AUGUSTA, Maine — Mainers would get a “Health Care Bill of Rights” to assure them more information about health insurance policies and protection from arbitrary insurance company decisions under legislation announced Thursday at a State House news conference.
“Amazingly, you can buy an insurance policy today without knowing what it will cover and without being able to compare that policy with what another policy offers, from that company or another company,” said Rep. Sharon Treat, D-Farmingdale, sponsor of the legislation.
“We are not talking about whether a policy covers some esoteric new procedure, I am talking about buying a policy that says it covers pregnancy services and finding out that does not cover giving birth.”
Her legislation would require that policy details be posted on an insurance company Web site and be provided to the state insurance superintendent for posting on that agency’s Web site so consumers can compare coverage and prices.
“This is critical for consumers, insurers and providers to make more informed decisions about treatment options and comparison shop,” said Joe Ditre, executive director of Consumers for Affordable Health Care.
He said the group is supporting Treat’s legislation as part of an effort to require more transparency throughout the health care system. The group released a consumers guide to health care reform that stresses transparency as the key to improving health care.
“Consumers don’t have the information they need to make informed decisions,” he said.
Treat said the marketplace today for health insurance has “failed” because consumers are not able to shop for an insurance plan that best fits their needs because they are not sure exactly what a plan covers.
“This has to change,” she said.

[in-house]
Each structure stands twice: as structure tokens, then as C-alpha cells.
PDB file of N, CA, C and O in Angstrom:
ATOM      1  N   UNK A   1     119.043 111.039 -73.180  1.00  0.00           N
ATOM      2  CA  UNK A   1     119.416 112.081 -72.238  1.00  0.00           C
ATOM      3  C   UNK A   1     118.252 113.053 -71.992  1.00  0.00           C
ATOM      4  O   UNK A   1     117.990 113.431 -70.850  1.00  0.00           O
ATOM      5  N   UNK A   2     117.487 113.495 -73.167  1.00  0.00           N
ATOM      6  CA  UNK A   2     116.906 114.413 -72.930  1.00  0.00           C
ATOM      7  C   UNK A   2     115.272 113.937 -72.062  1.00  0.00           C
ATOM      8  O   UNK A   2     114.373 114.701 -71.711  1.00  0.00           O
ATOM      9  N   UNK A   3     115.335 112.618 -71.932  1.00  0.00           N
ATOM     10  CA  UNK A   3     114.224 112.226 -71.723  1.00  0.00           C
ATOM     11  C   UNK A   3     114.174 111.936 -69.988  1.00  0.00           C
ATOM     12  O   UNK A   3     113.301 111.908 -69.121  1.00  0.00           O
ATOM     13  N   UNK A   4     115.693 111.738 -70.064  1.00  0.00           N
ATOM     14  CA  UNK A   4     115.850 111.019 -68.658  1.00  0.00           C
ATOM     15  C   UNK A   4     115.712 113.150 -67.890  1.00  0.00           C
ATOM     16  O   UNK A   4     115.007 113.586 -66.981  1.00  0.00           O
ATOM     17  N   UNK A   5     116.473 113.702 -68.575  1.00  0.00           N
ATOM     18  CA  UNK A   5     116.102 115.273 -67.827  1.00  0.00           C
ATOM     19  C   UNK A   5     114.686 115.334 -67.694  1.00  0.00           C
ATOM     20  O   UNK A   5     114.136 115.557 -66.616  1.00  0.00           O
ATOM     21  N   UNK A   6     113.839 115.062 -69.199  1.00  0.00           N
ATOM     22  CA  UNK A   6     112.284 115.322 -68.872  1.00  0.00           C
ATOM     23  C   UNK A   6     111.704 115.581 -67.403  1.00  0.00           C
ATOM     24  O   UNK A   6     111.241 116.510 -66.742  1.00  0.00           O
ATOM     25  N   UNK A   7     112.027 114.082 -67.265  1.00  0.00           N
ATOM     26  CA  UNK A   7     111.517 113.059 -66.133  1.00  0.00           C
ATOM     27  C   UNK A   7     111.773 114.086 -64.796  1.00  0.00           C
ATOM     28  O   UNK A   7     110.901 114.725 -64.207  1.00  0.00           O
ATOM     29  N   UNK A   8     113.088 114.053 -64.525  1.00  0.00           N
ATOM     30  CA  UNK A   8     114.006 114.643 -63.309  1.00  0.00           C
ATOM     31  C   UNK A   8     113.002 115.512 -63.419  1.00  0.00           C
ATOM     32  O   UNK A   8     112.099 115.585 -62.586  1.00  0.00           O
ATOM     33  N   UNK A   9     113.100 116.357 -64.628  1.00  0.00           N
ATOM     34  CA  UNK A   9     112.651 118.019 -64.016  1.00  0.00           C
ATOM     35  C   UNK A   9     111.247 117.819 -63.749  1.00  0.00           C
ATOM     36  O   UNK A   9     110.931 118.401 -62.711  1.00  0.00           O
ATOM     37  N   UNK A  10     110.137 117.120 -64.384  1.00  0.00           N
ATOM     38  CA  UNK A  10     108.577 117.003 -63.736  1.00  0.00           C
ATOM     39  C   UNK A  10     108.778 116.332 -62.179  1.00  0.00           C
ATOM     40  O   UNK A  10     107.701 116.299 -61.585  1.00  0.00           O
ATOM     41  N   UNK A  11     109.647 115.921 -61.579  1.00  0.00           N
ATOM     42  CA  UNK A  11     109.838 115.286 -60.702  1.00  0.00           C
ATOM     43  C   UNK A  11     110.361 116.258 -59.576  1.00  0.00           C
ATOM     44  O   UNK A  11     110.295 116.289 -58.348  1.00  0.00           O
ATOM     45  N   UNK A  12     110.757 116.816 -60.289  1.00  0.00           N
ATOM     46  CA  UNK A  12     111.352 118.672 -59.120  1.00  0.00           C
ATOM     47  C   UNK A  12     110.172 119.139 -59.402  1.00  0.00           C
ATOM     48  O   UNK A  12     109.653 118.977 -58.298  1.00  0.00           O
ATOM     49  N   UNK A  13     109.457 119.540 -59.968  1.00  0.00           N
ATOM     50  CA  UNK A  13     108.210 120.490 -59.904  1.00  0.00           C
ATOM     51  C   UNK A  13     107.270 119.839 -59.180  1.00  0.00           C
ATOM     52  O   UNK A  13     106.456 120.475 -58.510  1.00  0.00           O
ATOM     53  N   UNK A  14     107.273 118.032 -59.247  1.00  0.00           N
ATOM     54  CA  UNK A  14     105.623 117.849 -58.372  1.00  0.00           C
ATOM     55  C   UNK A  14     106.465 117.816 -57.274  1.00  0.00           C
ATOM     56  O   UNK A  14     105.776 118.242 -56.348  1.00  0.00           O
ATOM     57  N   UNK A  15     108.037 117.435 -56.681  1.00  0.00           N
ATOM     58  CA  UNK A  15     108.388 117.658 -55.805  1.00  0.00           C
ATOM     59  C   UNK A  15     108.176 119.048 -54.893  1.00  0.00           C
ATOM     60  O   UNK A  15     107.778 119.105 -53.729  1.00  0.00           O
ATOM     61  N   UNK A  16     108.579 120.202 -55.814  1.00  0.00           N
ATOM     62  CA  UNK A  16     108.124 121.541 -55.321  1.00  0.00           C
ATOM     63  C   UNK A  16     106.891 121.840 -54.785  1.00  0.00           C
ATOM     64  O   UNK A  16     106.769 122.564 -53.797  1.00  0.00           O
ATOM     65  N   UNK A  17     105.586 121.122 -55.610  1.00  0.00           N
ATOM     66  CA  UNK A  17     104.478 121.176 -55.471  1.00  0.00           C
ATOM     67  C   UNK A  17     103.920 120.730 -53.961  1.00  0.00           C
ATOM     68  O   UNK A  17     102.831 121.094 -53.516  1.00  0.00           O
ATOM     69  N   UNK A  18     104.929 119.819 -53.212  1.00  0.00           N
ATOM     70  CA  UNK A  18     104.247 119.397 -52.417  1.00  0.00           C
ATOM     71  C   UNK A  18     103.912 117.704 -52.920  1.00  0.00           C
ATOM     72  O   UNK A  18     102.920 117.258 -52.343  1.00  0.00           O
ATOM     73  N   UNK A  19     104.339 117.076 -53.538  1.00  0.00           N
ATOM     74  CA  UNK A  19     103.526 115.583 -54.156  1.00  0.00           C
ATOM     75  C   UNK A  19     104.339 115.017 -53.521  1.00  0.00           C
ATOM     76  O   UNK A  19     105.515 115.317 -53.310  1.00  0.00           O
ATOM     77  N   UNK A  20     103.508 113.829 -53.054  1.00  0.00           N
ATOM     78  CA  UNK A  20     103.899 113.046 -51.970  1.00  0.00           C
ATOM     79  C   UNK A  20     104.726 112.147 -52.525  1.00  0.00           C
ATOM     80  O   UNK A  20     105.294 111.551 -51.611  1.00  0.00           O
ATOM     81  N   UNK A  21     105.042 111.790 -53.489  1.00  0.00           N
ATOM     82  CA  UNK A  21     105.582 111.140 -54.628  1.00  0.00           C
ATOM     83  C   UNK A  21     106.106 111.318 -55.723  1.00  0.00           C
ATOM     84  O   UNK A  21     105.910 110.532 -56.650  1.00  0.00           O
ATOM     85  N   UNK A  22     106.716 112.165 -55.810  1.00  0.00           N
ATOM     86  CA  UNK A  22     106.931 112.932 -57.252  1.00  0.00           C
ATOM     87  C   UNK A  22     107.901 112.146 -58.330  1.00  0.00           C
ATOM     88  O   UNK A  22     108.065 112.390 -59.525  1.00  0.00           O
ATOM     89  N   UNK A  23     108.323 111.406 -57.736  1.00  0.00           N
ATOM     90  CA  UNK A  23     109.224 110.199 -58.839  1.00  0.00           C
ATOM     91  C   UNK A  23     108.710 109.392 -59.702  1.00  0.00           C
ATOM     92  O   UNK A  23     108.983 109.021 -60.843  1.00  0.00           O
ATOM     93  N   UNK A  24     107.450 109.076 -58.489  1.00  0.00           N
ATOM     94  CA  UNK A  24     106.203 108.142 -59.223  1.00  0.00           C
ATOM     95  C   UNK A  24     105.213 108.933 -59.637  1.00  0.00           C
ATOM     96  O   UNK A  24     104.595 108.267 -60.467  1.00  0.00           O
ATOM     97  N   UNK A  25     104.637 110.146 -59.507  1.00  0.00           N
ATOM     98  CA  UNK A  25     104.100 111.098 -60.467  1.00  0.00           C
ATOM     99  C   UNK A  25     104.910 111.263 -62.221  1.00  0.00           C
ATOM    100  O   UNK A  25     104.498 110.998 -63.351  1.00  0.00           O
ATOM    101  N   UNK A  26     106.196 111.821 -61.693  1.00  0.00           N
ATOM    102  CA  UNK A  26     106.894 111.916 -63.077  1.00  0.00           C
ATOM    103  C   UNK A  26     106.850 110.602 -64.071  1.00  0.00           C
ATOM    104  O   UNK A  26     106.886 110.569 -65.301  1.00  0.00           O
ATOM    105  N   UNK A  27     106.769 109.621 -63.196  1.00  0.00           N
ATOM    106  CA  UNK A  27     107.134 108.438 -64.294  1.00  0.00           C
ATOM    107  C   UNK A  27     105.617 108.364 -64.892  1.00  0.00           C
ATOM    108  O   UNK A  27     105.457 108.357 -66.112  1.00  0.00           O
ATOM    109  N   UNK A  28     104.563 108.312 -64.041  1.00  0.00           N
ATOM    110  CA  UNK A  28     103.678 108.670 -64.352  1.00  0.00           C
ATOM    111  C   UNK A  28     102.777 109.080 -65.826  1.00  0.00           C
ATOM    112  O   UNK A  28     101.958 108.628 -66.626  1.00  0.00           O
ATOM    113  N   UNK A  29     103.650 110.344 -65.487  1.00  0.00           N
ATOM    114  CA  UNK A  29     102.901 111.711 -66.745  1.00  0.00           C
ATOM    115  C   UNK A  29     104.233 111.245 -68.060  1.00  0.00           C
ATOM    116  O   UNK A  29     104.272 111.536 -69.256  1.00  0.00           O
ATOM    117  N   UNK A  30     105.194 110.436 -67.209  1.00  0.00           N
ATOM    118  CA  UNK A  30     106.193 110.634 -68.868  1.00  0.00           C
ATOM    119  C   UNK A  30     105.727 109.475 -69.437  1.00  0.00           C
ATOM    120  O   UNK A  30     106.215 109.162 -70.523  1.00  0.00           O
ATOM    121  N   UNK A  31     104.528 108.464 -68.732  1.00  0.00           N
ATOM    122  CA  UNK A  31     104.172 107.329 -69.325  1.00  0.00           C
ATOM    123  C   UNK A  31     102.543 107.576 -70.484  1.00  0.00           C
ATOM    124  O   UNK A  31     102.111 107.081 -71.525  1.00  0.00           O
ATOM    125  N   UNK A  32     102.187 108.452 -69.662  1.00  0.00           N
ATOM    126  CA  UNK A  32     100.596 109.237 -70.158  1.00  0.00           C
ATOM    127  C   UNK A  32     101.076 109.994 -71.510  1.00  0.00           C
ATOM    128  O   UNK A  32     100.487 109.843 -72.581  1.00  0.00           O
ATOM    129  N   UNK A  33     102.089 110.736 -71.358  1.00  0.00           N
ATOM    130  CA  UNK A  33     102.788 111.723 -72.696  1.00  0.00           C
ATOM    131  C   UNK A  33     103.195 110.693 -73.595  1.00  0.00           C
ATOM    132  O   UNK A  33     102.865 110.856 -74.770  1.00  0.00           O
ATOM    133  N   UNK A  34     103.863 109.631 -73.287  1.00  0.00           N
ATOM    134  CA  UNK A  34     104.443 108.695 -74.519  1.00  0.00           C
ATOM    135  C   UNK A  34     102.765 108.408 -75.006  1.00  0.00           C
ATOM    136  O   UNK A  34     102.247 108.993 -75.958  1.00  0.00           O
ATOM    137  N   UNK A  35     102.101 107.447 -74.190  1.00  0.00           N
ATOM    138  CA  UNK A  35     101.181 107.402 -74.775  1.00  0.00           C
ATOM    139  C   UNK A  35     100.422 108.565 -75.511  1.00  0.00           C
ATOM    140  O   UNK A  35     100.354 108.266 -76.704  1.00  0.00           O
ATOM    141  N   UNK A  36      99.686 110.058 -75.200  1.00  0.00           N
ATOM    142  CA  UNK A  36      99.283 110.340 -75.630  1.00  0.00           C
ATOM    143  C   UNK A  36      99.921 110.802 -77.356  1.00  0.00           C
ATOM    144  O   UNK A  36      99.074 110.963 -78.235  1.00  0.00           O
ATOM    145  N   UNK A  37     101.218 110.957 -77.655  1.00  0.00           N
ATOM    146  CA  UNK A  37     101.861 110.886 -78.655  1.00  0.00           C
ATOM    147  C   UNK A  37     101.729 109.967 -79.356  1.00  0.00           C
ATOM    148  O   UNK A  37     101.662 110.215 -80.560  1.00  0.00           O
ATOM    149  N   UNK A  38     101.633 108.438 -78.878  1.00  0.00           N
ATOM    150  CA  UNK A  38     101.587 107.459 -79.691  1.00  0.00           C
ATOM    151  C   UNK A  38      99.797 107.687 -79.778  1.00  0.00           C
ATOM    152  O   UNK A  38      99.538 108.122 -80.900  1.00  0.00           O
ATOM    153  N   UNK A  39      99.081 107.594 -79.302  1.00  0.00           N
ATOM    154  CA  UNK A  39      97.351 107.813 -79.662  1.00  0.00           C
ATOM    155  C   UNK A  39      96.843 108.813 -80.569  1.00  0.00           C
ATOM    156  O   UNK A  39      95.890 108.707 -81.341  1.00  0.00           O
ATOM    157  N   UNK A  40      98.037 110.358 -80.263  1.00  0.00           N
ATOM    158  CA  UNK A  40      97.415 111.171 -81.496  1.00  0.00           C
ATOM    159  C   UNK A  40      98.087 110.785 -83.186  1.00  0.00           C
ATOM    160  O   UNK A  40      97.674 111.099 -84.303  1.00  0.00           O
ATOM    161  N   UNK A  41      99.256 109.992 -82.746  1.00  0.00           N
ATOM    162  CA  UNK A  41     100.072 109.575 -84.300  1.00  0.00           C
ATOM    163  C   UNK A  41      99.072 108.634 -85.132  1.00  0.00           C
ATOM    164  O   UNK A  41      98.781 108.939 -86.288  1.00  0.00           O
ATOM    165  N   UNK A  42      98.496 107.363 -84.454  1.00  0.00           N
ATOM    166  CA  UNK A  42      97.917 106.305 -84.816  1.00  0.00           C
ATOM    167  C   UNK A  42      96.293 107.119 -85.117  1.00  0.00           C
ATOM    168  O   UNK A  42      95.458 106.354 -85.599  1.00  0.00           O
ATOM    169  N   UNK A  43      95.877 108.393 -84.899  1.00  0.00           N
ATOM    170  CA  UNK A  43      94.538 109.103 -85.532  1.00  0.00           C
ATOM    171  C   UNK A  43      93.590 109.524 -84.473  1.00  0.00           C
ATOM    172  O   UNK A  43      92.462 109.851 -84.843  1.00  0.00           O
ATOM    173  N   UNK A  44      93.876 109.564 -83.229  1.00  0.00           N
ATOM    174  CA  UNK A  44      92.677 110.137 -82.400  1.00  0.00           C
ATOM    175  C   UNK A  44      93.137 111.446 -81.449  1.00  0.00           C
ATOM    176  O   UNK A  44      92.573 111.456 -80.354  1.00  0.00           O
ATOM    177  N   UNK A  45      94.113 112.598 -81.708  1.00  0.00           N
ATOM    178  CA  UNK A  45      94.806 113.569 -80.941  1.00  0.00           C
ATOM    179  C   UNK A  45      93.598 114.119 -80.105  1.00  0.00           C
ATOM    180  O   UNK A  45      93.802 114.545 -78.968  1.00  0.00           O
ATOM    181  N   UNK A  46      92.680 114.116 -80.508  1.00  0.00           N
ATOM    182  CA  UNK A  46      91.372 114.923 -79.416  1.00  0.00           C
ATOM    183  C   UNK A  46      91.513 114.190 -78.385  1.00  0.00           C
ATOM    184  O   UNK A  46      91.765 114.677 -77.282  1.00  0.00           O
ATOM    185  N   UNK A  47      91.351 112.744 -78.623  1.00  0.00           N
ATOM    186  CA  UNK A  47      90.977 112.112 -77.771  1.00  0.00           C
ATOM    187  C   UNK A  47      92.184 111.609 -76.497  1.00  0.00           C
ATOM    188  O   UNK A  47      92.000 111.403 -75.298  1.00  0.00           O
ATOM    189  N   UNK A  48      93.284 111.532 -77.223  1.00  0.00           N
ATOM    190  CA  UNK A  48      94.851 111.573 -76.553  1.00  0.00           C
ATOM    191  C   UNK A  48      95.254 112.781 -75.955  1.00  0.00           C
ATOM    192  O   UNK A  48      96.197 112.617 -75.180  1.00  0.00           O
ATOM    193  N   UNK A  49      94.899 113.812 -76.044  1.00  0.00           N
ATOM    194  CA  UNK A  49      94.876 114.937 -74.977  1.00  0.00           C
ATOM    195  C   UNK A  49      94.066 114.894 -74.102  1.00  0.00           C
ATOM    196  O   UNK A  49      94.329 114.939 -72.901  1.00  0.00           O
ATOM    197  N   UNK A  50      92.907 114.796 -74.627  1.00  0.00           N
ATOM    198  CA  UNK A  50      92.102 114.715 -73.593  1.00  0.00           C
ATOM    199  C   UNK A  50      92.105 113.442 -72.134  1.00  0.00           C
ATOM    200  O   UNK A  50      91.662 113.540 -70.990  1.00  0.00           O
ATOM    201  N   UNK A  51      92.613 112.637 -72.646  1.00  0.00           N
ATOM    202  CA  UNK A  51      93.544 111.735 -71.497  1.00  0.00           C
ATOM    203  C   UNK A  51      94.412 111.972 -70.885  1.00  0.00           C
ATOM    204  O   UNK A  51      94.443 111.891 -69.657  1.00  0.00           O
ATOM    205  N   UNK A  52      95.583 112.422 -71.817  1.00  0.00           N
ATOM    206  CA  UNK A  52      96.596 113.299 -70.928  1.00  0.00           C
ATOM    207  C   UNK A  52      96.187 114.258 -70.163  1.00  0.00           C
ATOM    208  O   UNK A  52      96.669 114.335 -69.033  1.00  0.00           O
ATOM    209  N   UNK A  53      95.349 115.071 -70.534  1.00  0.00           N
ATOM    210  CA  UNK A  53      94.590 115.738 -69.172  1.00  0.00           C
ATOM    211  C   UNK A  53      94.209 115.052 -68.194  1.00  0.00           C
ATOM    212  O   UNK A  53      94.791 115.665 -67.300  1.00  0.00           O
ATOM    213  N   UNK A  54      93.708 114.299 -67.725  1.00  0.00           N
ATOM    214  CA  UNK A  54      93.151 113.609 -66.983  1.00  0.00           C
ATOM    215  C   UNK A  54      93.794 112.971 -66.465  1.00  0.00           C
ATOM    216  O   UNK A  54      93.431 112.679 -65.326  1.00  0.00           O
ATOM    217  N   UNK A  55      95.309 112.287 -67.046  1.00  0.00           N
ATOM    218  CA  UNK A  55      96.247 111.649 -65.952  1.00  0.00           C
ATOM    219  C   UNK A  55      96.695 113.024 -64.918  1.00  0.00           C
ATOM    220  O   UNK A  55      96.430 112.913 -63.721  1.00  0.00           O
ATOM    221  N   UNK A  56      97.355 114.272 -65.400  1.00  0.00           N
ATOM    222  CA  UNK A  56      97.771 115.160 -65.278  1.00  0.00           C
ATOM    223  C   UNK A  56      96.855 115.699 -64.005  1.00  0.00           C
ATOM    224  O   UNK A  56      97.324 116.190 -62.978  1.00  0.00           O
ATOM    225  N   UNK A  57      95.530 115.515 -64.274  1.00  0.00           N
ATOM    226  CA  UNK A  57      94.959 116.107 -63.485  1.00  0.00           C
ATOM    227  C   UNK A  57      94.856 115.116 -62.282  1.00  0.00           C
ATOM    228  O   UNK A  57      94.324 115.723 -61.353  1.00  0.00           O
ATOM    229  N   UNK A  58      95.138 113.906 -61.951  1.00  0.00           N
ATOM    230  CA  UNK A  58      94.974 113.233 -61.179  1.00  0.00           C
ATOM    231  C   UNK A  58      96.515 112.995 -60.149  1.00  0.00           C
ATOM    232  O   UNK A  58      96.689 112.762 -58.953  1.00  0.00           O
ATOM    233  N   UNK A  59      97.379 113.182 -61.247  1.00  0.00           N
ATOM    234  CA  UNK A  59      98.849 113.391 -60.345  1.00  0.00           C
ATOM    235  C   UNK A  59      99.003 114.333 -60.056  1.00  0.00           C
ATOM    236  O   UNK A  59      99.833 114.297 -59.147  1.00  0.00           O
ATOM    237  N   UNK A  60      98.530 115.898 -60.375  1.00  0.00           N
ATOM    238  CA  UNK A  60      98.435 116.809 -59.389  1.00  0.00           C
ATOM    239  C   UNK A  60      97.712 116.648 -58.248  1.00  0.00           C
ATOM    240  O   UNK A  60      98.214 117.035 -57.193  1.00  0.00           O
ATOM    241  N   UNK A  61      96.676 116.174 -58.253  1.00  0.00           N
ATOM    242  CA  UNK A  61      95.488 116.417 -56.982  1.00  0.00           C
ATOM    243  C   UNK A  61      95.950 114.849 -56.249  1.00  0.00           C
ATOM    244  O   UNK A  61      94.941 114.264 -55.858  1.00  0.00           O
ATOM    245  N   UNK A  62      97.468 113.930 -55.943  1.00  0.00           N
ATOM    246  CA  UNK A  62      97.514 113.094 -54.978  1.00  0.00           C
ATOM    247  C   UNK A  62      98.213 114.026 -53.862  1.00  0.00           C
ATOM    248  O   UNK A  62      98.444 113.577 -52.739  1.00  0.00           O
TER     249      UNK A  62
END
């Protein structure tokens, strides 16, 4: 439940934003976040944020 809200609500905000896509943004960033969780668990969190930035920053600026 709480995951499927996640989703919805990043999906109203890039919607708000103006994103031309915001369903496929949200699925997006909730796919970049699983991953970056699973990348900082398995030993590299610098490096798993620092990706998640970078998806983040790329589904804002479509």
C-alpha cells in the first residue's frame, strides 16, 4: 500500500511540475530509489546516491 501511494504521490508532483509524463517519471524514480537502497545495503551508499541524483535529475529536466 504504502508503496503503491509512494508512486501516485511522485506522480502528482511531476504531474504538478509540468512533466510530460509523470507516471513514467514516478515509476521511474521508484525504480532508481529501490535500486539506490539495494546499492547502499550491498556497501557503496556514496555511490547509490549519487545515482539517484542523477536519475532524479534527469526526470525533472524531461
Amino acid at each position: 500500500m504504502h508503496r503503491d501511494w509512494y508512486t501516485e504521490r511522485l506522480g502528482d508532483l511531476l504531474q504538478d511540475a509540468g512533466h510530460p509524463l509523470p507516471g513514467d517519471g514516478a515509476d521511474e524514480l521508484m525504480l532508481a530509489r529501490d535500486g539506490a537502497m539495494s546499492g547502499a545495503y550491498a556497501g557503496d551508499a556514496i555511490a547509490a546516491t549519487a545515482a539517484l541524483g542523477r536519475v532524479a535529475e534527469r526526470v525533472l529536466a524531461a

Helen Hanson from South China agreed. She told reporters she thought her family health insurance policy had a $10,000 deductible but found out it was a $10,000 deductible for each family member so there had to be $30,000 in out-of-pocket payments before the policy covered any costs.
“I found this out this Monday,” she said, “So as of today, my teenage daughter, my husband and I are joining the 125,000 other Mainers who are uninsured.”
Gordon Smith, executive vice president of the Maine Medical Association said doctors are as frustrated as their patients by the lack of transparency by health insurers. He said health care should be patient-focused, not insurer-focused.
“Increasingly the system has been developed around the needs of insurance companies and patients are the last to be considered,” he said. “That needs to change.”
Treat’s legislation also would put a cap on administrative costs and profits of health insurance companies. Under the legislation, insurers would be capped at 15 percent of revenues for administrative overhead and company profits.
Treat said government health insurance programs, such as Medicaid, have administrative overhead of less than 5 percent of overall costs.
“Shouldn’t insurers have to prove a rate hike is actually necessary?” Treat questioned. “Right now the burden is on the insurance superintendent to prove the rate hike isn’t needed, and much of the data in support of the increase is kept secret.”
Her legislation would shift the burden of proof to the insurance company to prove the need for increased rates and require the data used in rate setting be made public. She said far too much about insurance regulation is shrouded in secrecy and the process needs to be open to public scrutiny.
Treat said her legislation, which has yet to be printed, would require that the insurance superintendent conduct “market conduct” studies every three years. She described those as an audit of the decisions by insurance companies on violations of policy terms such as denying coverage because a procedure was not properly pre-approved by the company.
“This is standard practice in many other states,” she said.
Attempts to reach the state’s largest health insurer, Anthem, were unsuccessful but in the past it has opposed legislation that would require disclosure of all data used in its rate requests, and have opposed changes in the regulatory structure of the health insurance business.